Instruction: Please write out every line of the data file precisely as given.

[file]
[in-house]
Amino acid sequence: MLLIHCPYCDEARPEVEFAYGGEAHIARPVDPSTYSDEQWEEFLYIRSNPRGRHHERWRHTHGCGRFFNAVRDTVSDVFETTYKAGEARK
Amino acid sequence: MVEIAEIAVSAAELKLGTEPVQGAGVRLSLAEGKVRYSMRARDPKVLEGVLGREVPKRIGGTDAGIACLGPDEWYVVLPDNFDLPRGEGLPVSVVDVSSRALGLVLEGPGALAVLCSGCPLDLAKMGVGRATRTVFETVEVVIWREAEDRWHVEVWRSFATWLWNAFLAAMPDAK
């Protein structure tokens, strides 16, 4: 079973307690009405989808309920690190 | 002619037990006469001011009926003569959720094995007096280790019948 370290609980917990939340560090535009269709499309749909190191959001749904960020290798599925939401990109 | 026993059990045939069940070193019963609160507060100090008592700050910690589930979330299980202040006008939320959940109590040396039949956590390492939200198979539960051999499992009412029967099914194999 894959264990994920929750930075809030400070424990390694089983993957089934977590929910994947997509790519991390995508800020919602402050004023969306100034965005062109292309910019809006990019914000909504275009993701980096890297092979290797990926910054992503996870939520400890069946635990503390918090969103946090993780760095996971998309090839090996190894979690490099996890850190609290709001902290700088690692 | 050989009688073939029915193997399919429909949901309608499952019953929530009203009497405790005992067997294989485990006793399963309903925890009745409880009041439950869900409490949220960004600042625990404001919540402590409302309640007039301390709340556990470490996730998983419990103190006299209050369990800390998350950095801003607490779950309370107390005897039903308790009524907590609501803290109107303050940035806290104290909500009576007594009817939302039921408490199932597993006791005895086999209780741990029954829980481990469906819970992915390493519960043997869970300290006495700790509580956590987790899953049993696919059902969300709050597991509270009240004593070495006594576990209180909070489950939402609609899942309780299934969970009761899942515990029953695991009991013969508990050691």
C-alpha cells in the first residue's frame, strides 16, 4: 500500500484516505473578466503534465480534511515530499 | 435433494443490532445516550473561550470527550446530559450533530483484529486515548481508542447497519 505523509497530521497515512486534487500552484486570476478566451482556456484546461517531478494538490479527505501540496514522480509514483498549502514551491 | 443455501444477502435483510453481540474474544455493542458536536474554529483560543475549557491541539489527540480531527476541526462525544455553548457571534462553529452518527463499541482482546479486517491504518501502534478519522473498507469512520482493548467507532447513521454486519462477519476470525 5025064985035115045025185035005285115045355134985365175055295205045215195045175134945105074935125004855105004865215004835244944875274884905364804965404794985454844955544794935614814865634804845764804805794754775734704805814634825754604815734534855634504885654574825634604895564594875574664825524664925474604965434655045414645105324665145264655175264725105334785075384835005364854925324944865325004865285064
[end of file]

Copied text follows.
[in-house]
Amino acid sequence: MLLIHCPYCDEARPEVEFAYGGEAHIARPVDPSTYSDEQWEEFLYIRSNPRGRHHERWRHTHGCGRFFNAVRDTVSDVFETTYKAGEARK
Amino acid sequence: MVEIAEIAVSAAELKLGTEPVQGAGVRLSLAEGKVRYSMRARDPKVLEGVLGREVPKRIGGTDAGIACLGPDEWYVVLPDNFDLPRGEGLPVSVVDVSSRALGLVLEGPGALAVLCSGCPLDLAKMGVGRATRTVFETVEVVIWREAEDRWHVEVWRSFATWLWNAFLAAMPDAK
């Protein structure tokens, strides 16, 4: 079973307690009405989808309920690190 | 002619037990006469001011009926003569959720094995007096280790019948 370290609980917990939340560090535009269709499309749909190191959001749904960020290798599925939401990109 | 026993059990045939069940070193019963609160507060100090008592700050910690589930979330299980202040006008939320959940109590040396039949956590390492939200198979539960051999499992009412029967099914194999 894959264990994920929750930075809030400070424990390694089983993957089934977590929910994947997509790519991390995508800020919602402050004023969306100034965005062109292309910019809006990019914000909504275009993701980096890297092979290797990926910054992503996870939520400890069946635990503390918090969103946090993780760095996971998309090839090996190894979690490099996890850190609290709001902290700088690692 | 050989009688073939029915193997399919429909949901309608499952019953929530009203009497405790005992067997294989485990006793399963309903925890009745409880009041439950869900409490949220960004600042625990404001919540402590409302309640007039301390709340556990470490996730998983419990103190006299209050369990800390998350950095801003607490779950309370107390005897039903308790009524907590609501803290109107303050940035806290104290909500009576007594009817939302039921408490199932597993006791005895086999209780741990029954829980481990469906819970992915390493519960043997869970300290006495700790509580956590987790899953049993696919059902969300709050597991509270009240004593070495006594576990209180909070489950939402609609899942309780299934969970009761899942515990029953695991009991013969508990050691």
C-alpha cells in the first residue's frame, strides 16, 4: 500500500484516505473578466503534465480534511515530499 | 435433494443490532445516550473561550470527550446530559450533530483484529486515548481508542447497519 505523509497530521497515512486534487500552484486570476478566451482556456484546461517531478494538490479527505501540496514522480509514483498549502514551491 | 443455501444477502435483510453481540474474544455493542458536536474554529483560543475549557491541539489527540480531527476541526462525544455553548457571534462553529452518527463499541482482546479486517491504518501502534478519522473498507469512520482493548467507532447513521454486519462477519476470525 5025064985035115045025185035005285115045355134985365175055295205045215195045175134945105074935125004855105004865215004835244944875274884905364804965404794985454844955544794935614814865634804845764804805794754775734704805814634825754604815734534855634504885654574825634604895564594875574664825524664925474604965434655045414645105324665145264655175264725105334785075384835005364854925324944865325004865285064